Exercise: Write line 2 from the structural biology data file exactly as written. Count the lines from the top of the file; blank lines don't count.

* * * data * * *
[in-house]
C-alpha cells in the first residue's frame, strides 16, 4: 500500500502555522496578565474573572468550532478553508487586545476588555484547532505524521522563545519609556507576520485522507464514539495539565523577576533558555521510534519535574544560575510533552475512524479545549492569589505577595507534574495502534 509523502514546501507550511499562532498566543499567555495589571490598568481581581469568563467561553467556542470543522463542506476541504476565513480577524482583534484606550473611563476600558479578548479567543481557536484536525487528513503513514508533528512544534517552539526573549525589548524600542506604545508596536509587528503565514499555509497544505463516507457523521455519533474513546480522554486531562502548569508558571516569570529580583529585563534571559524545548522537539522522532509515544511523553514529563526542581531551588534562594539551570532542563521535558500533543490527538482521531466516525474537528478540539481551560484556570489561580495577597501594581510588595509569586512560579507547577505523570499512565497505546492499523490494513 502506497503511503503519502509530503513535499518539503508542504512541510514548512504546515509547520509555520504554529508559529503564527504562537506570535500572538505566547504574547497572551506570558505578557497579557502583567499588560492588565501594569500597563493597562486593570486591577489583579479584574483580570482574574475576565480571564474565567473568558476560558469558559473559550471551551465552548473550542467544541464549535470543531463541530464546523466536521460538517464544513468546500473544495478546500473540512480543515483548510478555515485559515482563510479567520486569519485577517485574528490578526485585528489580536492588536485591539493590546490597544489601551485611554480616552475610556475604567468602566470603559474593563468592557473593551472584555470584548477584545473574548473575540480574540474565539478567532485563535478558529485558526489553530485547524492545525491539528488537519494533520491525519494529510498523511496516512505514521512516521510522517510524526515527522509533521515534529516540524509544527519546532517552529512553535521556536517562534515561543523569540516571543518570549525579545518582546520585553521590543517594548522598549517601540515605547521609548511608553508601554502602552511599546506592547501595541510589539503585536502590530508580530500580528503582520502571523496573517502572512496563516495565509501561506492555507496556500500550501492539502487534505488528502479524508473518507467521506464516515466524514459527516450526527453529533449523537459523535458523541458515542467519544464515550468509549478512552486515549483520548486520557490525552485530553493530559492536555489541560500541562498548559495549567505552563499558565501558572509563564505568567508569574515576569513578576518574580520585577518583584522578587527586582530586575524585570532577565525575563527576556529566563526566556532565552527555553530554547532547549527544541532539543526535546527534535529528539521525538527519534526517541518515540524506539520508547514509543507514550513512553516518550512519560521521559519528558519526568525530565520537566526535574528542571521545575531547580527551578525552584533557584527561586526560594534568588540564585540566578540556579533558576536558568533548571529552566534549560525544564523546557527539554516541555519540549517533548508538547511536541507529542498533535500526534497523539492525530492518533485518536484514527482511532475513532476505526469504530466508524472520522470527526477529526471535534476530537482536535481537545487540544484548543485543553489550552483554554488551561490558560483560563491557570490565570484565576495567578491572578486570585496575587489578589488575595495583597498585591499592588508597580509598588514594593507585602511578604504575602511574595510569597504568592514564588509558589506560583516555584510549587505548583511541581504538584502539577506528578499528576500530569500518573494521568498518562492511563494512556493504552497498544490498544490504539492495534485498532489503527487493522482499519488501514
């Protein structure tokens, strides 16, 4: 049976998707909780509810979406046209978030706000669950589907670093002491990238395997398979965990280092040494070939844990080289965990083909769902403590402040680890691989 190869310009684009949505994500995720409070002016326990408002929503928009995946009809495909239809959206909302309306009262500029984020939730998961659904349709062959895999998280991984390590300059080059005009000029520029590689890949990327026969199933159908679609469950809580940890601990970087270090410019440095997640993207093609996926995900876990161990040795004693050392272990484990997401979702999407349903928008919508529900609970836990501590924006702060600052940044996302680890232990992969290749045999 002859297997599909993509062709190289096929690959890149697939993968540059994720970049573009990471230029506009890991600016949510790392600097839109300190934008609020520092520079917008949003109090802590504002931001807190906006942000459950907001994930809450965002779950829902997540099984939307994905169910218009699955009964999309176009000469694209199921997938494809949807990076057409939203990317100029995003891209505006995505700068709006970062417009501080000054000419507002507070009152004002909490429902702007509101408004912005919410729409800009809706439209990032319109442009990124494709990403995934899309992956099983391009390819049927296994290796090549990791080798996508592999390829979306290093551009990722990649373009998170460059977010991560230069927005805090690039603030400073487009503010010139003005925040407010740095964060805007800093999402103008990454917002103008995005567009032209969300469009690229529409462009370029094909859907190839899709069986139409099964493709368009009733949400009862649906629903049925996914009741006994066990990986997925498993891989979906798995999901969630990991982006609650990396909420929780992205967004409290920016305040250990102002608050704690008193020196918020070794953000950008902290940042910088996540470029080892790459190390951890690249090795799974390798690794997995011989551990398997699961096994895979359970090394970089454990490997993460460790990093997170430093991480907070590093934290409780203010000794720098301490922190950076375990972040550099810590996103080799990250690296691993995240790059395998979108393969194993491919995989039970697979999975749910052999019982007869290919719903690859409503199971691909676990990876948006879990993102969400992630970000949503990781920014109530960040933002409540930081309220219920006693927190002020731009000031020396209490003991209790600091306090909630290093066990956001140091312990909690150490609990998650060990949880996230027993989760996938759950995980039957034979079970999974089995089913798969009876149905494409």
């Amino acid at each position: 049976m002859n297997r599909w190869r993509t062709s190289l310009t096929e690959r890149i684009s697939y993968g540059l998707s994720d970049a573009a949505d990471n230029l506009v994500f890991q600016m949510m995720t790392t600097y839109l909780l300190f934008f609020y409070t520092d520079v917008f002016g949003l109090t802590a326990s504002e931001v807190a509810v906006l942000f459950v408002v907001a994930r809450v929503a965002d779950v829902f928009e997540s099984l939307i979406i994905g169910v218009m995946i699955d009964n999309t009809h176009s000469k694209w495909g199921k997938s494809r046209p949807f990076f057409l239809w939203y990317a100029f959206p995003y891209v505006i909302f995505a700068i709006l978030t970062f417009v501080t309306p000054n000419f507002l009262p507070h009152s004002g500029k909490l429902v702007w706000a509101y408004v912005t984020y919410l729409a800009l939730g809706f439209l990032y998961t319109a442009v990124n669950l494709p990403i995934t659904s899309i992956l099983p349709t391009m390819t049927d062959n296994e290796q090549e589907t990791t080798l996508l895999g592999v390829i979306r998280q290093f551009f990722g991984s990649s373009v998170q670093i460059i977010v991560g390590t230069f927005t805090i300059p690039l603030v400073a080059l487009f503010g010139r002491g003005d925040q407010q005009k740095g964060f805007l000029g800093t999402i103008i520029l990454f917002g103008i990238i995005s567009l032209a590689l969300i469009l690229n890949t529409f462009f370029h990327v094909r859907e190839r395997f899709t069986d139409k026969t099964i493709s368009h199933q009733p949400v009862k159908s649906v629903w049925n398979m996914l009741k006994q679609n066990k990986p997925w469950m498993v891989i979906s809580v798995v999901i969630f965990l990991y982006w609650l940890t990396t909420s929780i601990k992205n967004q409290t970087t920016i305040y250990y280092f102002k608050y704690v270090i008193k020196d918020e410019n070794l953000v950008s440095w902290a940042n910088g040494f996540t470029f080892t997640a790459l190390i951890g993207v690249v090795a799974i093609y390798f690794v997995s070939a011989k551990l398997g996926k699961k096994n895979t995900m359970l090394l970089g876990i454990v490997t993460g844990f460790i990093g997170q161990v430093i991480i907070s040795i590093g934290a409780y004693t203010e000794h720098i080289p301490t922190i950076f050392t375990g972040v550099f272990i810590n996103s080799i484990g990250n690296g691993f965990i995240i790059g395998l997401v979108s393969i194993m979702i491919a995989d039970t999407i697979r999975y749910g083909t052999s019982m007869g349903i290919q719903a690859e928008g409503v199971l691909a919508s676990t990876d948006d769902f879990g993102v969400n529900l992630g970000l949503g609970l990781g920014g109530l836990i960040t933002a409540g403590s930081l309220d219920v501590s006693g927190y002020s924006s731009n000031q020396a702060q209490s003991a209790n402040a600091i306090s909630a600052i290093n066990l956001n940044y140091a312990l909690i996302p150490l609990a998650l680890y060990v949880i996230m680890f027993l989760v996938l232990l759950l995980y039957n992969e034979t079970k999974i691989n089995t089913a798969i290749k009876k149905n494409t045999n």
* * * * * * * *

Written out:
C-alpha cells in the first residue's frame, strides 16, 4: 500500500502555522496578565474573572468550532478553508487586545476588555484547532505524521522563545519609556507576520485522507464514539495539565523577576533558555521510534519535574544560575510533552475512524479545549492569589505577595507534574495502534 509523502514546501507550511499562532498566543499567555495589571490598568481581581469568563467561553467556542470543522463542506476541504476565513480577524482583534484606550473611563476600558479578548479567543481557536484536525487528513503513514508533528512544534517552539526573549525589548524600542506604545508596536509587528503565514499555509497544505463516507457523521455519533474513546480522554486531562502548569508558571516569570529580583529585563534571559524545548522537539522522532509515544511523553514529563526542581531551588534562594539551570532542563521535558500533543490527538482521531466516525474537528478540539481551560484556570489561580495577597501594581510588595509569586512560579507547577505523570499512565497505546492499523490494513 502506497503511503503519502509530503513535499518539503508542504512541510514548512504546515509547520509555520504554529508559529503564527504562537506570535500572538505566547504574547497572551506570558505578557497579557502583567499588560492588565501594569500597563493597562486593570486591577489583579479584574483580570482574574475576565480571564474565567473568558476560558469558559473559550471551551465552548473550542467544541464549535470543531463541530464546523466536521460538517464544513468546500473544495478546500473540512480543515483548510478555515485559515482563510479567520486569519485577517485574528490578526485585528489580536492588536485591539493590546490597544489601551485611554480616552475610556475604567468602566470603559474593563468592557473593551472584555470584548477584545473574548473575540480574540474565539478567532485563535478558529485558526489553530485547524492545525491539528488537519494533520491525519494529510498523511496516512505514521512516521510522517510524526515527522509533521515534529516540524509544527519546532517552529512553535521556536517562534515561543523569540516571543518570549525579545518582546520585553521590543517594548522598549517601540515605547521609548511608553508601554502602552511599546506592547501595541510589539503585536502590530508580530500580528503582520502571523496573517502572512496563516495565509501561506492555507496556500500550501492539502487534505488528502479524508473518507467521506464516515466524514459527516450526527453529533449523537459523535458523541458515542467519544464515550468509549478512552486515549483520548486520557490525552485530553493530559492536555489541560500541562498548559495549567505552563499558565501558572509563564505568567508569574515576569513578576518574580520585577518583584522578587527586582530586575524585570532577565525575563527576556529566563526566556532565552527555553530554547532547549527544541532539543526535546527534535529528539521525538527519534526517541518515540524506539520508547514509543507514550513512553516518550512519560521521559519528558519526568525530565520537566526535574528542571521545575531547580527551578525552584533557584527561586526560594534568588540564585540566578540556579533558576536558568533548571529552566534549560525544564523546557527539554516541555519540549517533548508538547511536541507529542498533535500526534497523539492525530492518533485518536484514527482511532475513532476505526469504530466508524472520522470527526477529526471535534476530537482536535481537545487540544484548543485543553489550552483554554488551561490558560483560563491557570490565570484565576495567578491572578486570585496575587489578589488575595495583597498585591499592588508597580509598588514594593507585602511578604504575602511574595510569597504568592514564588509558589506560583516555584510549587505548583511541581504538584502539577506528578499528576500530569500518573494521568498518562492511563494512556493504552497498544490498544490504539492495534485498532489503527487493522482499519488501514